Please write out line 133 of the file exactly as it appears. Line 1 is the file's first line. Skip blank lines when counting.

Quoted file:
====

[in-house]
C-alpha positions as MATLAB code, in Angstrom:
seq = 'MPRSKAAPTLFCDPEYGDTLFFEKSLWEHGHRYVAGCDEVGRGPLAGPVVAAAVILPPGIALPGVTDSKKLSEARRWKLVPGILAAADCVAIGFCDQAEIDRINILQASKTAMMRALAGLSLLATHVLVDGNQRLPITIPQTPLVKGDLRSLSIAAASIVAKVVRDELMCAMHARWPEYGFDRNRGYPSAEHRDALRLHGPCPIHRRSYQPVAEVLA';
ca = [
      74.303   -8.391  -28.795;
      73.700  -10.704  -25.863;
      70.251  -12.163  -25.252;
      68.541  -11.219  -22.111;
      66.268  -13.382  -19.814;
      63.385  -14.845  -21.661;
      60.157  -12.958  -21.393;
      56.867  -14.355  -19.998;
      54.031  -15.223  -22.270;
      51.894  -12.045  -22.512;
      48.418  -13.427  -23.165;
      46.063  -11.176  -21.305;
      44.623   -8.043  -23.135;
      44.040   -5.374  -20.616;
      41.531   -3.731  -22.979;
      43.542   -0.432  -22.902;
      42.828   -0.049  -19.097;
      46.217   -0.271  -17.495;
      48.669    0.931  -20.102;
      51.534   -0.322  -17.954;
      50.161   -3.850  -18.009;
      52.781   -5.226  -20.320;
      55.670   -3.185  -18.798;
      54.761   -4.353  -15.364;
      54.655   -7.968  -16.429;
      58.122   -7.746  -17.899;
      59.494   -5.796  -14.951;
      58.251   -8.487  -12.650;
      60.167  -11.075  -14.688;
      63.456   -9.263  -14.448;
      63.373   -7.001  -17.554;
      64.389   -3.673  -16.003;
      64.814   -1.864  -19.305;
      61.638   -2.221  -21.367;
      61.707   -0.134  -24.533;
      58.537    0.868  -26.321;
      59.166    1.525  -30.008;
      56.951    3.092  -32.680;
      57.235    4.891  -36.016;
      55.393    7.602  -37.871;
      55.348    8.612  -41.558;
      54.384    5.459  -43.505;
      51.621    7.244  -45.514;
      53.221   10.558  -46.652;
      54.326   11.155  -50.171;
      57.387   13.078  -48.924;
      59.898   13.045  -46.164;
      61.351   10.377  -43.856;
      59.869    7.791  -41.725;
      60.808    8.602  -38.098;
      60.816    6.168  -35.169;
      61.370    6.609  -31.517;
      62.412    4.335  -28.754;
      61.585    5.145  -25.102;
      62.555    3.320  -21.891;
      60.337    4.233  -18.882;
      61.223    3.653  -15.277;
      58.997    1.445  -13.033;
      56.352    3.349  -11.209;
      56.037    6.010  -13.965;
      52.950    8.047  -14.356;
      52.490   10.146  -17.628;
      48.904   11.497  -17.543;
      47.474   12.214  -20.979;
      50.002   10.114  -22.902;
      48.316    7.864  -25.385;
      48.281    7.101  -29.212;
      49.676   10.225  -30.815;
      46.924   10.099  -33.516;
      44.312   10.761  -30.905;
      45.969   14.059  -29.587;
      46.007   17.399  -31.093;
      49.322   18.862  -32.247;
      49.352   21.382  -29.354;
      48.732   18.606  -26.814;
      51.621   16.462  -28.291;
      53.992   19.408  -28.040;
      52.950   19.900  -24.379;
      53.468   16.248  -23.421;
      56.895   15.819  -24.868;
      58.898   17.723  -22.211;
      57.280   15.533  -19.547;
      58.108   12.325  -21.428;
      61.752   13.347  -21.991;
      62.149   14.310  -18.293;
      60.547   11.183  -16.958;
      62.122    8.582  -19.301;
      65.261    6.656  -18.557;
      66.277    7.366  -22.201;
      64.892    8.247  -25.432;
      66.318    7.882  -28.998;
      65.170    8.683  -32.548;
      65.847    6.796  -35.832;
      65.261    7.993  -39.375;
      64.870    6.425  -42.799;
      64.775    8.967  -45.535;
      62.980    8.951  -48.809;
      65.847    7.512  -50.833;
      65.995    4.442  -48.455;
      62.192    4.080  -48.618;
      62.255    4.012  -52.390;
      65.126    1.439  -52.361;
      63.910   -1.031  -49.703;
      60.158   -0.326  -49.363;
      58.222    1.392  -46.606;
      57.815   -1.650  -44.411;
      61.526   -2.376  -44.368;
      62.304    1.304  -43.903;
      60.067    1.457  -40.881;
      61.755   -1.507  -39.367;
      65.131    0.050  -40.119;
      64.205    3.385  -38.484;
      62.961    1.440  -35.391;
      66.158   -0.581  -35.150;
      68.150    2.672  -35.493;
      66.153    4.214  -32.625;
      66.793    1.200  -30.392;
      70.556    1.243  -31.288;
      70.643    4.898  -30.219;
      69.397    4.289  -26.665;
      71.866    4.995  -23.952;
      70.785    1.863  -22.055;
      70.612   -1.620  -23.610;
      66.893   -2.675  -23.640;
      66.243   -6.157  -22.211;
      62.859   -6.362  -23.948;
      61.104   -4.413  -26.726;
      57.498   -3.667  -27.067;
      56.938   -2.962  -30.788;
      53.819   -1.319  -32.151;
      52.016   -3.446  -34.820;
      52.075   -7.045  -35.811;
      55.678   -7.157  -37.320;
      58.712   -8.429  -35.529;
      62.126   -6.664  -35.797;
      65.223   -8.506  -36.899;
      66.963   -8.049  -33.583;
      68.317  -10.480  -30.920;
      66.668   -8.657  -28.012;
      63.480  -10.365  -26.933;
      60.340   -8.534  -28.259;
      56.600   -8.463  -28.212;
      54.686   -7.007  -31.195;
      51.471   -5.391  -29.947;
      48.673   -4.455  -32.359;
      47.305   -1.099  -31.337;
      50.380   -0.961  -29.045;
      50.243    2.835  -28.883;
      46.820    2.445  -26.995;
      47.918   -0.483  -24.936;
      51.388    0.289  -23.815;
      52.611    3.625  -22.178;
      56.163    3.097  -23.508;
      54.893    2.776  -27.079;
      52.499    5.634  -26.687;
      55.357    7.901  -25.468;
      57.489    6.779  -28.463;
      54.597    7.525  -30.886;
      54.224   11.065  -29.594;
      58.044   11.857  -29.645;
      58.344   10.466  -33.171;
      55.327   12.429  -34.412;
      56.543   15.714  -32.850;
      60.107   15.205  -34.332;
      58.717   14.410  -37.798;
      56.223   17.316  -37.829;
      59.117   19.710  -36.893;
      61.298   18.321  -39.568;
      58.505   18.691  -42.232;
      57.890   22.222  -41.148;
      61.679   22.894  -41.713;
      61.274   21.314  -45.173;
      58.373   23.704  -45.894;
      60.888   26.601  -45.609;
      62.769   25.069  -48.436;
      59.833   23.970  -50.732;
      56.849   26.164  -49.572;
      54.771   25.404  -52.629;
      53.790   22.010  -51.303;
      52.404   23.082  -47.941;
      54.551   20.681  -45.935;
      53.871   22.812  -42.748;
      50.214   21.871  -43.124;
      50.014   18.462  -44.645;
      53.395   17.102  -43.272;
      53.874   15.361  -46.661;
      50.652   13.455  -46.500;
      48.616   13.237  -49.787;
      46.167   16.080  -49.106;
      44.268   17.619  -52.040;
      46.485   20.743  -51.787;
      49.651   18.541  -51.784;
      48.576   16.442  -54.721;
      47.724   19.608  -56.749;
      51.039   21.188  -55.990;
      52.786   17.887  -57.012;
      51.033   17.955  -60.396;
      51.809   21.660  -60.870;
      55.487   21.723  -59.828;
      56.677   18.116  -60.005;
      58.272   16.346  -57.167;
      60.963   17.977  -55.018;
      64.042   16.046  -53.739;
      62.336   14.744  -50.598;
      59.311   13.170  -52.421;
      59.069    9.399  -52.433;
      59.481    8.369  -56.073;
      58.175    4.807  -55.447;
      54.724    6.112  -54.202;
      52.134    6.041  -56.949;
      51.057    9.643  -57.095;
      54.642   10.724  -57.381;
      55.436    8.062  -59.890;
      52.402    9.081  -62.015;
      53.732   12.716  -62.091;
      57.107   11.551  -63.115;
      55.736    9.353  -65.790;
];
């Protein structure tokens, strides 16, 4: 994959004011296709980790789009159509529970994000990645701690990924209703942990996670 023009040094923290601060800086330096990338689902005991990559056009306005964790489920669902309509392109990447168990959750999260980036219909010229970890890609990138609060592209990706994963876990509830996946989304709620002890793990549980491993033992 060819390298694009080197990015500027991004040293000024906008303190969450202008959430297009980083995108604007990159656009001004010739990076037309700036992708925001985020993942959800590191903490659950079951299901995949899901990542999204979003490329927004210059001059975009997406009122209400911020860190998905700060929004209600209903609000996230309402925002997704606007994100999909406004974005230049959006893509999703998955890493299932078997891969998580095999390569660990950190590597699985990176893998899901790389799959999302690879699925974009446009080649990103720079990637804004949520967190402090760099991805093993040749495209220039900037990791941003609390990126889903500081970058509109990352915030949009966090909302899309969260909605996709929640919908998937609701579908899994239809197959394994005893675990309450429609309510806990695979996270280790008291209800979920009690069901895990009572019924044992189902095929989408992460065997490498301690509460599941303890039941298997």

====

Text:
      56.938   -2.962  -30.788;